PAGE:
Polymorphisms in and around the CTLA-4 gene have previously been associated to T1D and AITD in several populations. One such single nucleotide polymorphism (SNP), CT60, has been reported to affect the expression level ratio of the soluble (sCTLA-4) to full length CTLA-4 (flCTLA-4) isoforms. The aims of our study were to replicate the association previously published by Ueda et al. of polymorphisms in the CTLA-4 region to T1D and AITD and to determine whether the CT60 polymorphism affects the expression level ratio of sCTLA-4/flCTLA-4 in our population.

Methods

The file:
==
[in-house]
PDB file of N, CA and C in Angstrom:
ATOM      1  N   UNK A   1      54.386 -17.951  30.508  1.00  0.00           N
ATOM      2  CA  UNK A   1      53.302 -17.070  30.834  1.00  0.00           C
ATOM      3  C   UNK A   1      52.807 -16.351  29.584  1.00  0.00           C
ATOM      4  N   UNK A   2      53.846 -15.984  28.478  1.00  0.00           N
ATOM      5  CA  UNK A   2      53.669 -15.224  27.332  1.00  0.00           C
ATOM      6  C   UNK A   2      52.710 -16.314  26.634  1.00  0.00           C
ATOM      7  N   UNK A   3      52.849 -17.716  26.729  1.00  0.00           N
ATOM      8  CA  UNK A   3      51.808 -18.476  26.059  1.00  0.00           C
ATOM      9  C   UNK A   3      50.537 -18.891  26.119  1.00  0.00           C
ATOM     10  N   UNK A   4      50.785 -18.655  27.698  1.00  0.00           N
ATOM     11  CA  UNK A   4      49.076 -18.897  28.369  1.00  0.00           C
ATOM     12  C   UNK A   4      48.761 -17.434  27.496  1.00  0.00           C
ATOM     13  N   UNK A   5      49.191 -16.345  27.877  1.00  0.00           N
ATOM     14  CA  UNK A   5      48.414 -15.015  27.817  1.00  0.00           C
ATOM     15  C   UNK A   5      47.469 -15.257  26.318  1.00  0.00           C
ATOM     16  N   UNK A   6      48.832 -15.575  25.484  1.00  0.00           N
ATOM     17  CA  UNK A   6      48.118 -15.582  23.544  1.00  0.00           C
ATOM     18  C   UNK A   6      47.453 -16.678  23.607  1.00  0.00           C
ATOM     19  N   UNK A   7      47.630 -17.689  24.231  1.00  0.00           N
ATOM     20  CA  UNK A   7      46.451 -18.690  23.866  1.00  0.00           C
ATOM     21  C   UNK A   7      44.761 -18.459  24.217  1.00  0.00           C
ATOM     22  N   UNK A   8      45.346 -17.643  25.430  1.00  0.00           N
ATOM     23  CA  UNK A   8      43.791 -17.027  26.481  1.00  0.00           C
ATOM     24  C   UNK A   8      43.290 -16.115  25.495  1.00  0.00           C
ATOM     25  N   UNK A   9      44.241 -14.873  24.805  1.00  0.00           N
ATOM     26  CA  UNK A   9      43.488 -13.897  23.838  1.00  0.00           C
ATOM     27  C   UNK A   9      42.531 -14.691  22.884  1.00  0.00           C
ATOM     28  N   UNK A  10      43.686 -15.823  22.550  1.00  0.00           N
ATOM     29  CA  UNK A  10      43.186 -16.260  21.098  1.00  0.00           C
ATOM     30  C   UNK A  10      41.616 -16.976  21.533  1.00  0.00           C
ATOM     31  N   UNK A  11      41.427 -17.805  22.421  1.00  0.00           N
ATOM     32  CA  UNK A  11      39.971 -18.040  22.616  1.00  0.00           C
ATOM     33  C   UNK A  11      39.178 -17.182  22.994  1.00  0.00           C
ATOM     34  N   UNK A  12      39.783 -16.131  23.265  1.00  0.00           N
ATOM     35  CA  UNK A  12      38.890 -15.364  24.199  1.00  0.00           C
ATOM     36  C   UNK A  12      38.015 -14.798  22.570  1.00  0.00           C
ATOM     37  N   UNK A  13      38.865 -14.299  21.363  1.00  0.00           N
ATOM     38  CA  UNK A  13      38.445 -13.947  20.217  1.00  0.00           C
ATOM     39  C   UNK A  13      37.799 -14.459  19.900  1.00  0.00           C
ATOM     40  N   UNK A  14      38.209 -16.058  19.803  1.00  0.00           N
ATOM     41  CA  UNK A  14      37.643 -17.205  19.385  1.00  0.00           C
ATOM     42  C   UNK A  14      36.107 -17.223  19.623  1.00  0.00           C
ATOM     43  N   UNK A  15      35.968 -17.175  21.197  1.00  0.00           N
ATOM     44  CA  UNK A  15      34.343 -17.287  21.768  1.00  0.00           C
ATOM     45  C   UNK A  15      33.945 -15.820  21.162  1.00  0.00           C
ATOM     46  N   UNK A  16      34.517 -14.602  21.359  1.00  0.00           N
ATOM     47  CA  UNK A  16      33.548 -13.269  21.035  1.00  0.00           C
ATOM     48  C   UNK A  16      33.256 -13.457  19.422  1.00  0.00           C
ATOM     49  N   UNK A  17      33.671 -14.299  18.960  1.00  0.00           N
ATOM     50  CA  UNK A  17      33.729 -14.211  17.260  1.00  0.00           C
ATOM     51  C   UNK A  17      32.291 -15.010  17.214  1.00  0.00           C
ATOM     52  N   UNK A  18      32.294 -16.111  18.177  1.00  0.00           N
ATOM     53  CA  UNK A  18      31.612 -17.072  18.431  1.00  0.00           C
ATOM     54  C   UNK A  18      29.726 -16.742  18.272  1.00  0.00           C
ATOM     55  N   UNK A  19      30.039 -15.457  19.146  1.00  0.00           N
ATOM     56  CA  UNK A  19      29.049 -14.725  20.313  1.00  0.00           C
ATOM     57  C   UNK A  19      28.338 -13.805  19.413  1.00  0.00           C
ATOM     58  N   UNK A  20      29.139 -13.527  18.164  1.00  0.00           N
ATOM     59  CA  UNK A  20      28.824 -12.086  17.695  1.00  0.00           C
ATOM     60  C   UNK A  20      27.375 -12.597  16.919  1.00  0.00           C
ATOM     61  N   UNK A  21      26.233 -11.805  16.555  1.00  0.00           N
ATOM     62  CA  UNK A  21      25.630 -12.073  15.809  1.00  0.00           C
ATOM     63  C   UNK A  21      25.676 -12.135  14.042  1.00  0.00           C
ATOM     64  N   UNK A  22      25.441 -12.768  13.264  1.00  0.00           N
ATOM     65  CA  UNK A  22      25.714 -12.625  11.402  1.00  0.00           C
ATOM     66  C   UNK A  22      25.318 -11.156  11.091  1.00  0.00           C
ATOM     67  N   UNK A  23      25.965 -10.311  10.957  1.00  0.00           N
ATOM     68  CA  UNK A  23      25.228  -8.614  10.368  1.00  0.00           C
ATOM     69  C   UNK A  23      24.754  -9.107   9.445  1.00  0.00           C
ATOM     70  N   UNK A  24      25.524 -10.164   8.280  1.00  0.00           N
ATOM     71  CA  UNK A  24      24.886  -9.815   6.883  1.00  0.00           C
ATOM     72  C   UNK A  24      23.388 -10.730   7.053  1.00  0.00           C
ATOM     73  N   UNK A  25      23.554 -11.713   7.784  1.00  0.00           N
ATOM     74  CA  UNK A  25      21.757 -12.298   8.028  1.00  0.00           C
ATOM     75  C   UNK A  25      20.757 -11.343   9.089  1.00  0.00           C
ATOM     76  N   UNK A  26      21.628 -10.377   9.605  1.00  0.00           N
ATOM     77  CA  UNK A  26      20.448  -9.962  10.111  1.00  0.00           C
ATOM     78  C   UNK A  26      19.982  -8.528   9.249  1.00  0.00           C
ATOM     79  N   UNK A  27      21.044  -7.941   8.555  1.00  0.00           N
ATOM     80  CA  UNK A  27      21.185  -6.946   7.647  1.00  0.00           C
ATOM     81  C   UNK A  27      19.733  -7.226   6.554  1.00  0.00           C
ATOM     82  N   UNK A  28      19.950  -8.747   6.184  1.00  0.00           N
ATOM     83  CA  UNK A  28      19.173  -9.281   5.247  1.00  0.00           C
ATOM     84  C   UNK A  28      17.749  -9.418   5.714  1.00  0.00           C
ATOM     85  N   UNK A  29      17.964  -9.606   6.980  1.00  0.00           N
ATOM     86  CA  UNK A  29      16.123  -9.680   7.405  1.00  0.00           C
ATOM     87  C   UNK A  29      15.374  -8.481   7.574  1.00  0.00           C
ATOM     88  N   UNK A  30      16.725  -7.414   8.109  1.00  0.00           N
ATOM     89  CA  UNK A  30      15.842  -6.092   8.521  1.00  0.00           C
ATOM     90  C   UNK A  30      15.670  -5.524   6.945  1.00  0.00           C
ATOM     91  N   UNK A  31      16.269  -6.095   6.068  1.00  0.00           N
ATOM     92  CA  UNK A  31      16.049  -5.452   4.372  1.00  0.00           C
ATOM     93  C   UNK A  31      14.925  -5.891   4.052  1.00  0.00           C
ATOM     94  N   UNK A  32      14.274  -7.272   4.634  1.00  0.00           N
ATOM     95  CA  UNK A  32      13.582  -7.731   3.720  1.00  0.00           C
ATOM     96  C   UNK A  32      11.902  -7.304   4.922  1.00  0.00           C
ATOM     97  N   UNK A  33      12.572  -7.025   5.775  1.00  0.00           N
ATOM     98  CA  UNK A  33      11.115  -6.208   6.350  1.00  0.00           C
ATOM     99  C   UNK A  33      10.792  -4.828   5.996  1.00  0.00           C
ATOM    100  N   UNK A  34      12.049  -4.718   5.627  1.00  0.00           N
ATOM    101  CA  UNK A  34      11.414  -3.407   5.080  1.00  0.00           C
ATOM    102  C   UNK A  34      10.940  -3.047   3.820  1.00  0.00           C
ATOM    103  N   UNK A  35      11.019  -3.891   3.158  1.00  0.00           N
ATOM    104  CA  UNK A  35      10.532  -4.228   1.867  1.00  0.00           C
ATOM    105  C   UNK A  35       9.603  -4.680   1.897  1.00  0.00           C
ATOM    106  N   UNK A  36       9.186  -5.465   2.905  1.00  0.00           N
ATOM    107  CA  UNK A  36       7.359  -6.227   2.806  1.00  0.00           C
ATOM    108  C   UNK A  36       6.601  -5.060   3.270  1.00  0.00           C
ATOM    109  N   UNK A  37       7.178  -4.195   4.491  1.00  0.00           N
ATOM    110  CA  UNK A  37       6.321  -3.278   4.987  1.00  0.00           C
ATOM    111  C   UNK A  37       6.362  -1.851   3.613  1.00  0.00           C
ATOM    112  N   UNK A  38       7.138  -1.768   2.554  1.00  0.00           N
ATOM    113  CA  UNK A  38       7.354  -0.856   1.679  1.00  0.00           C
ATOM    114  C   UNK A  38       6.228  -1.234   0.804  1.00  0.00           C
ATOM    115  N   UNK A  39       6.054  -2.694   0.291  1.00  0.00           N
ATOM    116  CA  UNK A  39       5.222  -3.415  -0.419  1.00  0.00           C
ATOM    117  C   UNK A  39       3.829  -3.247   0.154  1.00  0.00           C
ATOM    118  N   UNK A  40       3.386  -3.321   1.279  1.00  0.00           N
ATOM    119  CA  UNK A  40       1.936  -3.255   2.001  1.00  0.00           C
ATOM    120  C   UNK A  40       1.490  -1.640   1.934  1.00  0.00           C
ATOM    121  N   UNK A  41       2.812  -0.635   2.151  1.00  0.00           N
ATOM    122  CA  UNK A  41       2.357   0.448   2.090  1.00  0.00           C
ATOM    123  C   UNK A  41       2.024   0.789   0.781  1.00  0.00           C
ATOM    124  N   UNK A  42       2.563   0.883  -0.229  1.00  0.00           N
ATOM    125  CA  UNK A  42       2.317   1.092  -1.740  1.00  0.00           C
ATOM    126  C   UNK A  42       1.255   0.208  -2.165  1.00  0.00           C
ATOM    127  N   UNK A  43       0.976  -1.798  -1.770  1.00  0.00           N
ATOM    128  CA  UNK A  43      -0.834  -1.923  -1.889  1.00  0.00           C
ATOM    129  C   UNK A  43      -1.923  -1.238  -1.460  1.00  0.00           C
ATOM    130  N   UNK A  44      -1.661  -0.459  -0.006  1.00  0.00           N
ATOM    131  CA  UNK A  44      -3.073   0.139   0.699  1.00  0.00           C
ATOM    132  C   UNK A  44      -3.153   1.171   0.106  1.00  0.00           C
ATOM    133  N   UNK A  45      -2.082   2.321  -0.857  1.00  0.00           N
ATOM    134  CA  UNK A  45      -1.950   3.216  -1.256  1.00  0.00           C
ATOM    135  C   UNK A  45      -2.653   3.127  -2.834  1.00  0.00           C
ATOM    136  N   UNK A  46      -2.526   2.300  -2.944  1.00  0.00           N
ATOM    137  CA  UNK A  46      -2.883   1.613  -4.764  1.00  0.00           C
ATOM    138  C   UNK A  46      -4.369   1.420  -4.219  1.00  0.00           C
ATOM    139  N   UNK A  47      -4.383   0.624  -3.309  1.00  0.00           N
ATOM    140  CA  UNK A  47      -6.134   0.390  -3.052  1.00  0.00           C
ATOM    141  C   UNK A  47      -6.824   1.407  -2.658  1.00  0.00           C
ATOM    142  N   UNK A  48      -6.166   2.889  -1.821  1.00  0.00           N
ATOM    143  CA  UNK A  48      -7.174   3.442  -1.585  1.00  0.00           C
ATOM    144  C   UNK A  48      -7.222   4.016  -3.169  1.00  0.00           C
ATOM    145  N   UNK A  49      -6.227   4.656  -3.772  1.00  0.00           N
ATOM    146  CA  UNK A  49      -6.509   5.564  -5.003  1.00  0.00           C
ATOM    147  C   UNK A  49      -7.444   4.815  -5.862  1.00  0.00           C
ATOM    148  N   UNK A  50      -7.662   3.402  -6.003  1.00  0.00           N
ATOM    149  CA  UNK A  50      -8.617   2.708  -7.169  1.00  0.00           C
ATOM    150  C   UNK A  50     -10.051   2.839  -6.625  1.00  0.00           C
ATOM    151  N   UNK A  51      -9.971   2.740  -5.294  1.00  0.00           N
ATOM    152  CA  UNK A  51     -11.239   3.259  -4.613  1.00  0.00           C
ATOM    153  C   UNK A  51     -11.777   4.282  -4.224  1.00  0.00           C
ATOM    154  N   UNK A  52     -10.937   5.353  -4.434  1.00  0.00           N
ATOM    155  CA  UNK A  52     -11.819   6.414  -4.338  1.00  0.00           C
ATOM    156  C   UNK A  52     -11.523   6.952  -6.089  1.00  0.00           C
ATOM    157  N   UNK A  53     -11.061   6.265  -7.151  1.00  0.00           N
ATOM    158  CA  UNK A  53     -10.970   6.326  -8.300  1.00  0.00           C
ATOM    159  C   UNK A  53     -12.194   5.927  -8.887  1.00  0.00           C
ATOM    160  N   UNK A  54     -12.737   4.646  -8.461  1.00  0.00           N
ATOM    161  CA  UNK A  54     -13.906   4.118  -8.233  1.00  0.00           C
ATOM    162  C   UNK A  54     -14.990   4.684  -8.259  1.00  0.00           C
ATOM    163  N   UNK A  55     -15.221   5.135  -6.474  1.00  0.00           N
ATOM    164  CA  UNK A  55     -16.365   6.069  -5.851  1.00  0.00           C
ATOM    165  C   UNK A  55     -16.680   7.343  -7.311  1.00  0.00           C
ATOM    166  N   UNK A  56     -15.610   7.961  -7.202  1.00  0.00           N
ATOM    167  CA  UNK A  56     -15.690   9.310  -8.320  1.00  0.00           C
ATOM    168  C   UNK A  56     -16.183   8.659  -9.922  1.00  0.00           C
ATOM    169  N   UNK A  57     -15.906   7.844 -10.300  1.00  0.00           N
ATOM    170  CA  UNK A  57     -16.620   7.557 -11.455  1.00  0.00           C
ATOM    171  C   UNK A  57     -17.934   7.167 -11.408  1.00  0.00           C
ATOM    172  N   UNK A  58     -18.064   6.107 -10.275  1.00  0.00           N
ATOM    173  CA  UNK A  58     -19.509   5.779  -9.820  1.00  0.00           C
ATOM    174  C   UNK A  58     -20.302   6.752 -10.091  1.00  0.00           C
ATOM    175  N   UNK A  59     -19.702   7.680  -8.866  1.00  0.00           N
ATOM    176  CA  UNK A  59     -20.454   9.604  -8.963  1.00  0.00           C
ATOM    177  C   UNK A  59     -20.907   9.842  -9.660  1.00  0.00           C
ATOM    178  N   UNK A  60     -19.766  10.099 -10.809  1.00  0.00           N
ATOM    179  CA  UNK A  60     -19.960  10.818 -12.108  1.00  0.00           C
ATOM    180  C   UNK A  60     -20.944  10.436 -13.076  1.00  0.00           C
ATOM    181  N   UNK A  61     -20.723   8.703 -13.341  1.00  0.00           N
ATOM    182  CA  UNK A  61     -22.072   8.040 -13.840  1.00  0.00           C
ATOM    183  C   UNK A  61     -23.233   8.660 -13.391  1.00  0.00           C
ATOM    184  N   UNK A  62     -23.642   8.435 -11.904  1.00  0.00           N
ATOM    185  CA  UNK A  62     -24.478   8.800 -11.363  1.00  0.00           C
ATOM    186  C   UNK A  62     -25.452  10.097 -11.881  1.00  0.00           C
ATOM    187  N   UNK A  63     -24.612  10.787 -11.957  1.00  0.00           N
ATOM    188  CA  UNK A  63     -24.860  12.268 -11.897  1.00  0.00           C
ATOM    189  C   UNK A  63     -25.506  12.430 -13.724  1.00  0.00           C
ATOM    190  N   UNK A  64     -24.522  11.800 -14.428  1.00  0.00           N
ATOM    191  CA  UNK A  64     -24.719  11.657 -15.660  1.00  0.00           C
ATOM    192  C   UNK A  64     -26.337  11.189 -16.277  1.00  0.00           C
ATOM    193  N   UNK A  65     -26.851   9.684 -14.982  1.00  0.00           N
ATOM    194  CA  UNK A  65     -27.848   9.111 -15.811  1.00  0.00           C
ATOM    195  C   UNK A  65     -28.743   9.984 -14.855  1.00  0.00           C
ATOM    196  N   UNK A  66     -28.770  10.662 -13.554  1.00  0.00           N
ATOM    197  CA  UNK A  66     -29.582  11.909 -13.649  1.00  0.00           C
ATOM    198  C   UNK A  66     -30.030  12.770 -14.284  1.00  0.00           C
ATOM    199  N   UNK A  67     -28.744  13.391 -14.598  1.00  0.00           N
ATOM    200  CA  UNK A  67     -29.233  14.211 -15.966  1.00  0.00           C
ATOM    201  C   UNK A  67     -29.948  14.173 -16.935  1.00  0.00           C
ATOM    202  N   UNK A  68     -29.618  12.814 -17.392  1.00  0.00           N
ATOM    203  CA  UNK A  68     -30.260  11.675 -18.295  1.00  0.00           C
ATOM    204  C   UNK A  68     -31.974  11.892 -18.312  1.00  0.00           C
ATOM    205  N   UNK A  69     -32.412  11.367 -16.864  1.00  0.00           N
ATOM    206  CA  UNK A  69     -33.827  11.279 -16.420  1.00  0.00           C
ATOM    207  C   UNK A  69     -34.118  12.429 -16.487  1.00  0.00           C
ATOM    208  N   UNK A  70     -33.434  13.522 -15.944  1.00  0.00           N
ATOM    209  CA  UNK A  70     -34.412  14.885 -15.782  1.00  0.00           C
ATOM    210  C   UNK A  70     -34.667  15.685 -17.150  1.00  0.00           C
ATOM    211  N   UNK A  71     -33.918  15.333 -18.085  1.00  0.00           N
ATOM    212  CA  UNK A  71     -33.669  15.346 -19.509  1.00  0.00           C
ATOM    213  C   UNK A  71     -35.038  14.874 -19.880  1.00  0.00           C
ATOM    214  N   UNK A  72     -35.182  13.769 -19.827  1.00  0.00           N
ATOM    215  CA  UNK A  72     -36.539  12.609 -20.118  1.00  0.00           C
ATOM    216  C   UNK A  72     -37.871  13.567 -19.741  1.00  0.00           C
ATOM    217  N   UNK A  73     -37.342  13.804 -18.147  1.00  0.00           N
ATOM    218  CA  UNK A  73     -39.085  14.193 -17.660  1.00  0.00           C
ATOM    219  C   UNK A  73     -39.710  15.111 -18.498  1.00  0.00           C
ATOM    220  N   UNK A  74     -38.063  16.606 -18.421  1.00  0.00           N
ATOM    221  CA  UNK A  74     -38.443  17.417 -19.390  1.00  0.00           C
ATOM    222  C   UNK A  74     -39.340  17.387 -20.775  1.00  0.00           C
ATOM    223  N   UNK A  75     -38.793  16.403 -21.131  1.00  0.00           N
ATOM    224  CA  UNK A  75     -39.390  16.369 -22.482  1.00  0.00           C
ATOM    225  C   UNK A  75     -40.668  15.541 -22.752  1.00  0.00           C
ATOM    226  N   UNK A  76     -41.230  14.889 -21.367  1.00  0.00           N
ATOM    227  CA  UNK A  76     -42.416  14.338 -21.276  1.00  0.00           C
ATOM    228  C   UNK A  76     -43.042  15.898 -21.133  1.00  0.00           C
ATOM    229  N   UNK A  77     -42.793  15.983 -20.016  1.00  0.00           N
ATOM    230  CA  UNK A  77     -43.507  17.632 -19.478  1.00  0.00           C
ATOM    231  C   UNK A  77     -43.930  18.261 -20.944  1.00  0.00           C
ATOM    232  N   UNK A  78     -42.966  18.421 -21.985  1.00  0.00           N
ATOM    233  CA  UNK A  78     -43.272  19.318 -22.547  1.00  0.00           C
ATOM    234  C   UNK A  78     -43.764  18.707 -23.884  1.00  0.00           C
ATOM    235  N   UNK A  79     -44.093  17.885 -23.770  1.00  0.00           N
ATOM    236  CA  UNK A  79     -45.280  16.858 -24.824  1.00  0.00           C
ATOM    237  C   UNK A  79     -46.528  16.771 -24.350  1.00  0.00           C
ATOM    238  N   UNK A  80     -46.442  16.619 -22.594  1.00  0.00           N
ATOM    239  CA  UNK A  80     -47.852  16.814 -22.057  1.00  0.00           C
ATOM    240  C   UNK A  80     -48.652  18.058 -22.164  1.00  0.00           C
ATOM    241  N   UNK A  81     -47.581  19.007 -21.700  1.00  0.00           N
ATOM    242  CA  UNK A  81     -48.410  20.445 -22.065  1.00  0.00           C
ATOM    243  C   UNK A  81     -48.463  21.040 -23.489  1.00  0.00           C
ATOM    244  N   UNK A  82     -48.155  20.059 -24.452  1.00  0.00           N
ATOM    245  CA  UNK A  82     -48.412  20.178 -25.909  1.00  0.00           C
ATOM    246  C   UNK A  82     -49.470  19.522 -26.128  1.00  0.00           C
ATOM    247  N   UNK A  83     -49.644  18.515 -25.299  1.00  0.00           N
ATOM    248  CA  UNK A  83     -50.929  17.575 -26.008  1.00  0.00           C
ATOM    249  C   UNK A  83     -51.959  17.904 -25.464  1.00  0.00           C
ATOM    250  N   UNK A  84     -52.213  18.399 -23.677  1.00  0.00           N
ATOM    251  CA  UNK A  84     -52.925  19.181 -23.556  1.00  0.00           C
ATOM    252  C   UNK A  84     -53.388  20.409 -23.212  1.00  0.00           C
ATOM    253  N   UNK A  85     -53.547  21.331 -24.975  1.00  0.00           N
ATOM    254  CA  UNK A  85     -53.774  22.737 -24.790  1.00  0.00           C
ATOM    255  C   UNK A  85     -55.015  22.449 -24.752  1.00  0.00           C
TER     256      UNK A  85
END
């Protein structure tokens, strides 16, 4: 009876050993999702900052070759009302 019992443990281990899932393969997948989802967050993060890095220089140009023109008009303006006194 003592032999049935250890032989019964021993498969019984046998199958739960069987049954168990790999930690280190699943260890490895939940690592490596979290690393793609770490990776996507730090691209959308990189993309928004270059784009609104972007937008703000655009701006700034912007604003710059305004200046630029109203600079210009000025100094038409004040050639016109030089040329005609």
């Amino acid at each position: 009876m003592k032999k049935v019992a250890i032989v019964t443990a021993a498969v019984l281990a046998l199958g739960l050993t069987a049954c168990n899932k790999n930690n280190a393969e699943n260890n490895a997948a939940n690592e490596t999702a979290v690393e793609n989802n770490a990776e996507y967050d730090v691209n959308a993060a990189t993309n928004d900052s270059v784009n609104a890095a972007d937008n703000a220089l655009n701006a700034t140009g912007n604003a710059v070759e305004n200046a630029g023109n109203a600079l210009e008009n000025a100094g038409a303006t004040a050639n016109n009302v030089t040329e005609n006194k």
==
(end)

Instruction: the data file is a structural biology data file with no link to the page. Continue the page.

Three SNPs were genotyped in 253 cases (104 AITD cases and 149 T1D cases) and 865 ethnically matched controls. Blood from 23 healthy individuals was used to quantify mRNA expression of CTLA-4 isoforms in CD4+ cells using real-time PCR. Serum from 102 cases and 59 healthy individuals was used to determine the level of sCTLA-4 protein.

Results

Here we show association of the MH30, CT60 and JO31 polymorphisms to T1D and AITD in northern Sweden. We also observed a higher frequency of the CT60 disease susceptible allele in our controls compared to the British, Italian and Dutch populations, which might contribute to the high frequency of T1D in Sweden. In contrast to previously published findings, however, we were unable to find differences in the sCTLA-4/flCTLA-4 expression ratio based on the CT60 genotype in 23 healthy volunteers, also from northern Sweden. Analysis of sCTLA-4 protein levels in serum showed no correlation between sCTLA-4 protein levels and disease status or CT60 genotype.

Conclusion